Hope this long winded reply is somewhat useful to you.

John
Hi John,

Thanks for the reply , some good information to take onboard!

Its basically a desert here so High dry heat in summer and cold in winter with little rain.
Pretty much impossible to do anything without a controlled environment any time of year.

I will hold off on the fan for now, assuming opening the door every couple of days will circulate enough "fresh" air with the fridge also running unless someone suggests a good reason for it.

I never even considered the heat generated by the dehumidifier playing a part , it might even partially solve my winter temp/RH issues.
I should receive it tomorrow and will do some testing, if i set it run run when the temp has dropped (which is also when the humidly has increased) it should be able to raise the temp , remove some humidity and perhaps even kick the fridge back in to handle the rest.
Its only a small unit also (Dehumidifier, hysure 500ml Portable)

Otherwise i may be looking for a heater of some description to raise the temp in winter to kick the fridge in.

Calibration looks pretty straight forward, i will check the probe on the weekend and see how far out it is.

Thanks for the advice John!
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Bob K
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Re: Greetings

Post by Bob K » Tue Aug 13, 2019 13:11

Greetings Mick and Welcome to our Forum !
looks like you are off to a good start. Every chamber is a bit different so you will have to make changes to suit your Fridge and your environment. Go through the builds pinned to the top of the Chambers section viewforum.php?f=25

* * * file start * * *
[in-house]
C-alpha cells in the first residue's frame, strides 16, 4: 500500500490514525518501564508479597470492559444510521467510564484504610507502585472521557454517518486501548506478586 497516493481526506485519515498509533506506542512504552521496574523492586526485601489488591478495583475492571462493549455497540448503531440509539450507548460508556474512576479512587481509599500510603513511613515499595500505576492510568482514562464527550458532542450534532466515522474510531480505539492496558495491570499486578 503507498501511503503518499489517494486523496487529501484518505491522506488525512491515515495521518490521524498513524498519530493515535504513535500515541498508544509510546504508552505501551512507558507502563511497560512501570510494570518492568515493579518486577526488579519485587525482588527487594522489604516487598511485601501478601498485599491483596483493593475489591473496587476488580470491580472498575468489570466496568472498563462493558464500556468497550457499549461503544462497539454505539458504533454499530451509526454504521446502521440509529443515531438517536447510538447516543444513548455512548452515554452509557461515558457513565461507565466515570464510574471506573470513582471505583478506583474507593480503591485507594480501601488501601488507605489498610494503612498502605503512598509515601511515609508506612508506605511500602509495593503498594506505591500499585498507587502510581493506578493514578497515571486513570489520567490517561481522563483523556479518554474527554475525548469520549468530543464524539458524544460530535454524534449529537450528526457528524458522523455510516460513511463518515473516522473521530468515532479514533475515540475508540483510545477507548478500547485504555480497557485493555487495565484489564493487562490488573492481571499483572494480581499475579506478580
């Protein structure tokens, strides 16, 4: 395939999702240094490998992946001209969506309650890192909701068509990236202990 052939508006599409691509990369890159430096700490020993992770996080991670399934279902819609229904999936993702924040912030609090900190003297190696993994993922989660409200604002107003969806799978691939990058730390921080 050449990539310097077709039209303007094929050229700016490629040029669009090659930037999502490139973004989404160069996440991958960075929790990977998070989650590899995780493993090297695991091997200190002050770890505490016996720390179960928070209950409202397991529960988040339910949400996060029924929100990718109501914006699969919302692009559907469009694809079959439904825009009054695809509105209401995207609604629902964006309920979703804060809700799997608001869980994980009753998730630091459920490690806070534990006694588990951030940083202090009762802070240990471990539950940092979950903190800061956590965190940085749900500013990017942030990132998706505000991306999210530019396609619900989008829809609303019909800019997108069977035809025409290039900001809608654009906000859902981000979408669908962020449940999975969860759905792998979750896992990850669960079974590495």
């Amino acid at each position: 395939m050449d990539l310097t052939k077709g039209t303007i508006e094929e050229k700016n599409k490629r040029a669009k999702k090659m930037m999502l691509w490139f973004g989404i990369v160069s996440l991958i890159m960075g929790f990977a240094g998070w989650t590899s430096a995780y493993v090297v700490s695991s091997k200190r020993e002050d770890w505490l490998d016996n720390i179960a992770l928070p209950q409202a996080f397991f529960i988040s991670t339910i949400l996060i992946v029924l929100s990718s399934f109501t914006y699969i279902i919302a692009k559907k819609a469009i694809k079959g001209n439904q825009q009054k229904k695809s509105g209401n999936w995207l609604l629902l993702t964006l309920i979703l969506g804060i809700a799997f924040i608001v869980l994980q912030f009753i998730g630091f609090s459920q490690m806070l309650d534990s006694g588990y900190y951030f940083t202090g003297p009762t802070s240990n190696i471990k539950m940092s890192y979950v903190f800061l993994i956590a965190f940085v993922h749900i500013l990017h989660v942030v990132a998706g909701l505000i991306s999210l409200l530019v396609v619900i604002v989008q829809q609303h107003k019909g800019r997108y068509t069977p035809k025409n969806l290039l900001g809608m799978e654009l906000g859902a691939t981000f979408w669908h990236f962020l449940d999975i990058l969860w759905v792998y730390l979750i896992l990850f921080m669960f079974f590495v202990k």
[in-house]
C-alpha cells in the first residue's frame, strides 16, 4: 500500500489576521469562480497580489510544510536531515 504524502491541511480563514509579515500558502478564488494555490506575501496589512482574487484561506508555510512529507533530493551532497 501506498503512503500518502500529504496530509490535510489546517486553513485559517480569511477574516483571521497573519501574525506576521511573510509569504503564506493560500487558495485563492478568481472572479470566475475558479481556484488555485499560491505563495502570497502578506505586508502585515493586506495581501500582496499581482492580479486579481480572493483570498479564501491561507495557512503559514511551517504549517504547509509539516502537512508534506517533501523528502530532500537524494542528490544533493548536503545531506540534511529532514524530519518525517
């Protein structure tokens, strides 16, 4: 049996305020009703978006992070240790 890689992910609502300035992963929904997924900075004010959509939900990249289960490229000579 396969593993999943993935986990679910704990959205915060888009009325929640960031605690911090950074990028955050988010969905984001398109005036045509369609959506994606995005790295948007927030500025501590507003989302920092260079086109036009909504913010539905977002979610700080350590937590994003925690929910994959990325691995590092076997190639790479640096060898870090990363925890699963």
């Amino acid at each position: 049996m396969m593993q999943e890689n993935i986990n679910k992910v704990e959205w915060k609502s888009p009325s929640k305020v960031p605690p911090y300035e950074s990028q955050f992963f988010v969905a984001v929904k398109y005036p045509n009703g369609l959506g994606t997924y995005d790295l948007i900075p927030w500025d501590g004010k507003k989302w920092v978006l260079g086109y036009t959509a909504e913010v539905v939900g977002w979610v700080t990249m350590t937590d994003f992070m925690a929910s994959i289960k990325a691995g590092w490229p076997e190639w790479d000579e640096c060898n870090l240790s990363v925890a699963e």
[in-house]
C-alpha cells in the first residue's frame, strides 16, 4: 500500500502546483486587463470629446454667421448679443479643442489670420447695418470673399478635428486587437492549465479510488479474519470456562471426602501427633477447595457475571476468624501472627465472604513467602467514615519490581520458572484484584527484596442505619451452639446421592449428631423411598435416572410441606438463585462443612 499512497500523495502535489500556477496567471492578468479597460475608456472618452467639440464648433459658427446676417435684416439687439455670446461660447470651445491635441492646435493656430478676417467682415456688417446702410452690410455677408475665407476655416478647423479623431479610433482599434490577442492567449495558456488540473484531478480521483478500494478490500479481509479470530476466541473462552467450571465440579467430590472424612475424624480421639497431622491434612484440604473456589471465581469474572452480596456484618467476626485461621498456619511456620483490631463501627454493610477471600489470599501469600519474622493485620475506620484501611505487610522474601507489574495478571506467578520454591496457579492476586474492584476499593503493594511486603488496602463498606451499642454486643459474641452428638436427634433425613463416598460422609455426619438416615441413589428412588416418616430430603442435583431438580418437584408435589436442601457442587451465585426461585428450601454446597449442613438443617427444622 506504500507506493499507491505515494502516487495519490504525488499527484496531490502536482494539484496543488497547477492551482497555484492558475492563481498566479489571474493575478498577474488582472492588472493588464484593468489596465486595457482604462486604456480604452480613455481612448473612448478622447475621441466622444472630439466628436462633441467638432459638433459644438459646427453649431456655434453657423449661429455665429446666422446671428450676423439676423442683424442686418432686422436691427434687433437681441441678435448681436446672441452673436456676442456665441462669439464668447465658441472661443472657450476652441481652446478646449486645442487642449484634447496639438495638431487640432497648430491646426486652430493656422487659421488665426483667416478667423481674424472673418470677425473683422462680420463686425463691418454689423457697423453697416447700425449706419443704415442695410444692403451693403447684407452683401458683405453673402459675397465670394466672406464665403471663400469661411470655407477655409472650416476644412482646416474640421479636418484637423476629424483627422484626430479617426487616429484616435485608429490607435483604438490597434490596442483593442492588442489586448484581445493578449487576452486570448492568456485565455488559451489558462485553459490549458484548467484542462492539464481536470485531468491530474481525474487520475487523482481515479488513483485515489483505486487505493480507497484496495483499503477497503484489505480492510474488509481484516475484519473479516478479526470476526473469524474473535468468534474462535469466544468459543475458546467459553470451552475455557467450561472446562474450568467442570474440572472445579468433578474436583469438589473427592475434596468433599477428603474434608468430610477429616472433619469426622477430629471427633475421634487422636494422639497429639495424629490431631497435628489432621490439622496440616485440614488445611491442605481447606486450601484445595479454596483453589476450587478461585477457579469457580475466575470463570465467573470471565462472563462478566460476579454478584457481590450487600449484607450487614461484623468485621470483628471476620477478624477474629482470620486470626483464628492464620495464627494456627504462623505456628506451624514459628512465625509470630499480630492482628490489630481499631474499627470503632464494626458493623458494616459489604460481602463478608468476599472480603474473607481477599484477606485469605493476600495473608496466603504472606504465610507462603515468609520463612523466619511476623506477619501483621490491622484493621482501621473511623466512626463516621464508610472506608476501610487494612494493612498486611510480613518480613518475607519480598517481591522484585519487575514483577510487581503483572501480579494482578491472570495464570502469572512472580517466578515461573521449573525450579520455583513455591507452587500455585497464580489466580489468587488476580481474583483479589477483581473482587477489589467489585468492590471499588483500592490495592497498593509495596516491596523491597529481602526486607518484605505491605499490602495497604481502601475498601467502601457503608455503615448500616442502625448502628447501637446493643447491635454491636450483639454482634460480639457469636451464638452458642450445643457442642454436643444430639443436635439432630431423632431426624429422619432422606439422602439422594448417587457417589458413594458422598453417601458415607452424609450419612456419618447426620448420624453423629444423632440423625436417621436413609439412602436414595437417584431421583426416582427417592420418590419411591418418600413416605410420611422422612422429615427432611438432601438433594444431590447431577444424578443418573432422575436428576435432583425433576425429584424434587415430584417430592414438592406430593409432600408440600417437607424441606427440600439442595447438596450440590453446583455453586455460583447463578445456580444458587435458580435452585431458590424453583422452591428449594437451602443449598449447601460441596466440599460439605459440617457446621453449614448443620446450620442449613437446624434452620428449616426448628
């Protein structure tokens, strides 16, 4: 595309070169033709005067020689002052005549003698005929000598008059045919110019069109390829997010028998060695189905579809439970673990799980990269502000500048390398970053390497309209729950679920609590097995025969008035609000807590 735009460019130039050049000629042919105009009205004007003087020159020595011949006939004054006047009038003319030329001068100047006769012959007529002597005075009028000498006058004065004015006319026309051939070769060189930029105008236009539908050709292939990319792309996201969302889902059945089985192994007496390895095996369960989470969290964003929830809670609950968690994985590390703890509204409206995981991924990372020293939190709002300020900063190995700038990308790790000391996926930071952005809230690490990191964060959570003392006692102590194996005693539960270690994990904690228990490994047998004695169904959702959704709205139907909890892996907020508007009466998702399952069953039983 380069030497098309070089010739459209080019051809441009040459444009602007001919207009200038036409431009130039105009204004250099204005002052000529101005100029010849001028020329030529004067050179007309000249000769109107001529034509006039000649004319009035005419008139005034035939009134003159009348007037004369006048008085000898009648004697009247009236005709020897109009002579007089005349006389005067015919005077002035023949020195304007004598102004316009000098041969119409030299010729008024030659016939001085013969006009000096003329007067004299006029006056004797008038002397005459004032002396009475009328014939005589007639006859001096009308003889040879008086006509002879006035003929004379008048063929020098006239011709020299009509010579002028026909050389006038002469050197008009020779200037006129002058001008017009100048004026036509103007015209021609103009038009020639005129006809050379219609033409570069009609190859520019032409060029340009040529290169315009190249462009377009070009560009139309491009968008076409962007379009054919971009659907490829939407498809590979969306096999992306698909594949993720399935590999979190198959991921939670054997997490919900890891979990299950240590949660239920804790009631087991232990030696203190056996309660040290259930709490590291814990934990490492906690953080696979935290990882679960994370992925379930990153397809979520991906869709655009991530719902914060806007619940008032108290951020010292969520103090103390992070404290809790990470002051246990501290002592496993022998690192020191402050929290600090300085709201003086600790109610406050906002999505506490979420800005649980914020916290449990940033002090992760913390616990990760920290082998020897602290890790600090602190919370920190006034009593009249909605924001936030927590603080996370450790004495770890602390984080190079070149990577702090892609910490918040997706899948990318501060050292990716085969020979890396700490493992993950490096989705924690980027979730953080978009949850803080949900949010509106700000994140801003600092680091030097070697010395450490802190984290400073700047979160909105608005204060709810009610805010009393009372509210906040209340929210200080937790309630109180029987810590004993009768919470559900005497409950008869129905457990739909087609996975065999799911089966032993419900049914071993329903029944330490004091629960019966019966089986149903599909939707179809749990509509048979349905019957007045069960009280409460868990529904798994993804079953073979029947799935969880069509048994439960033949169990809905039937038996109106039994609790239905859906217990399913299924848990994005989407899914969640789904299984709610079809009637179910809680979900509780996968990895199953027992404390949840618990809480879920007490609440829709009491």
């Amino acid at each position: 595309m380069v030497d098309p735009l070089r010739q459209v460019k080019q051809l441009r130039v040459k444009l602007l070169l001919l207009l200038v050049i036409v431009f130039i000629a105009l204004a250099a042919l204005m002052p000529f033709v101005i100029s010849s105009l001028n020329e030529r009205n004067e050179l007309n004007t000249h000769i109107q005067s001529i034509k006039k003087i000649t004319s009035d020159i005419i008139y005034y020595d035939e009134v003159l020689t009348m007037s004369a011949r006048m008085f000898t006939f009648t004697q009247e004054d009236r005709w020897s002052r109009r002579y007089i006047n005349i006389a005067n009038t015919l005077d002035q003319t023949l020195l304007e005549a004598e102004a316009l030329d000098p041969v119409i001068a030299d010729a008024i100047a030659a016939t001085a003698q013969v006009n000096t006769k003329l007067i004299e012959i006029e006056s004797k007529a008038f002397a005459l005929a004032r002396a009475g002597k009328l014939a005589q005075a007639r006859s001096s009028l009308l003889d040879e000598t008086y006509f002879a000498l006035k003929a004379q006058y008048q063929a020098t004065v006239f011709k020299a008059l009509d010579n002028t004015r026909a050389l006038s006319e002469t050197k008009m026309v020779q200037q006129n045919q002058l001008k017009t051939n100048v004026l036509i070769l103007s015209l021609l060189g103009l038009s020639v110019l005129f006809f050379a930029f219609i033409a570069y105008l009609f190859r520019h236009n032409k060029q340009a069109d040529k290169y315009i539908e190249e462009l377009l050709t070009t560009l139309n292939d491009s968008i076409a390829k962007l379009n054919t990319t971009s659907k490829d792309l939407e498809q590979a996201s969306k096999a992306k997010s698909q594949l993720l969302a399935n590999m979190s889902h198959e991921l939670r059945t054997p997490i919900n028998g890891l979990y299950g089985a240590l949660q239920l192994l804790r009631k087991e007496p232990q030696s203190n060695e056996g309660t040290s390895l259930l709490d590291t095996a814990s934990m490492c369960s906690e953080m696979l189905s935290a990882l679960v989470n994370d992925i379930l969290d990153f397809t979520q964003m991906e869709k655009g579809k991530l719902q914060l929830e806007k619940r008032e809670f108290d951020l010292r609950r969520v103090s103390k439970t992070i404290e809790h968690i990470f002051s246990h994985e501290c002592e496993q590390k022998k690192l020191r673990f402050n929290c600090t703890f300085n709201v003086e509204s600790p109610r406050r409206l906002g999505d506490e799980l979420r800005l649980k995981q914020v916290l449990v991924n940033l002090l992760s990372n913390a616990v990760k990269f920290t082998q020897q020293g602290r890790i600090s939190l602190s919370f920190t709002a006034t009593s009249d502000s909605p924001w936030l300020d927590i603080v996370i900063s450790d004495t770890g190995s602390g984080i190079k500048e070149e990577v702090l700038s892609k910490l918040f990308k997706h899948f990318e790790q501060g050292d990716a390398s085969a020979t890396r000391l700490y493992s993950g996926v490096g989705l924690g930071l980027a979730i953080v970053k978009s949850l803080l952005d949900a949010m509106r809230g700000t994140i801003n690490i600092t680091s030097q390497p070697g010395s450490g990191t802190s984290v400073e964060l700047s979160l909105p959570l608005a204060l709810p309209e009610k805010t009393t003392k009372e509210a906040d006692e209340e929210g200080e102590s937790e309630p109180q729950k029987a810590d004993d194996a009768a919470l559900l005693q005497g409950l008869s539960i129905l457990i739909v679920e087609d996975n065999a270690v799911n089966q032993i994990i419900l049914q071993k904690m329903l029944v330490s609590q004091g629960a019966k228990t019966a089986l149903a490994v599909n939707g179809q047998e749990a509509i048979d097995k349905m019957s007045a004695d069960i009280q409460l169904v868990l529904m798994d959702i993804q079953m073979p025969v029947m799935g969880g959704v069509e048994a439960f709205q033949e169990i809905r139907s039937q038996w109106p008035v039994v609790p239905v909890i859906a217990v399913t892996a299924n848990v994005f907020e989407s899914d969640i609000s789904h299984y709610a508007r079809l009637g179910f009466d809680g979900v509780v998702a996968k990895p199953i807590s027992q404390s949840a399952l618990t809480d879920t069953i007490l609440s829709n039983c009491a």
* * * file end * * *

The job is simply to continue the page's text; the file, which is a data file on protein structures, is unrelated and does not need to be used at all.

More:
for a lot of good ideas.
For air exchange I would open the door a few times a day, not every few days. I would also consider a separate fermentation chamber which can be as simple as a cooler.
Enjoy yourself its a great hobby!
Agoracritus
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Re: Greetings

Post by Agoracritus » Wed Aug 14, 2019 01:04

As pretty much anyone with experience building curing chambers knows, there’s no such thing as a universal design. (As you are already aware of, and is a caveat with most specific/helpful recommendations)

With so many different regional climates, seasonal and even daily fluctuations, it basically comes down to a lot of personal experimentation, and trial and error.

If I could add one bit of personal advice, it would be to focus on one variable at a time.

In my experience, trying to figure out how to control or adjust both the temperature and relative humidity simultaneously, is an exercise in futility. (And can be so confusing and confounding that you’ll want to pull your hair out)

Every time I’ve tried to use one device (like a warm steam humidifier) to perform more than one function (like raising the temperature and humidity), things have gone haywire.

IMO, you’ll avoid a lot of headaches if you begin with temperature controls only.

Once you get familiar with regulating the temps, up or down, with some consistency throughout varying outside/ambient fluctuations, then you can tinker around with the relative humidity.

Basically, raising or lowering the Rh will have relatively little impact on your temperature settings, but (conversely) even slight changes in temperature can cause wide (and often confusing) fluctuations in Rh.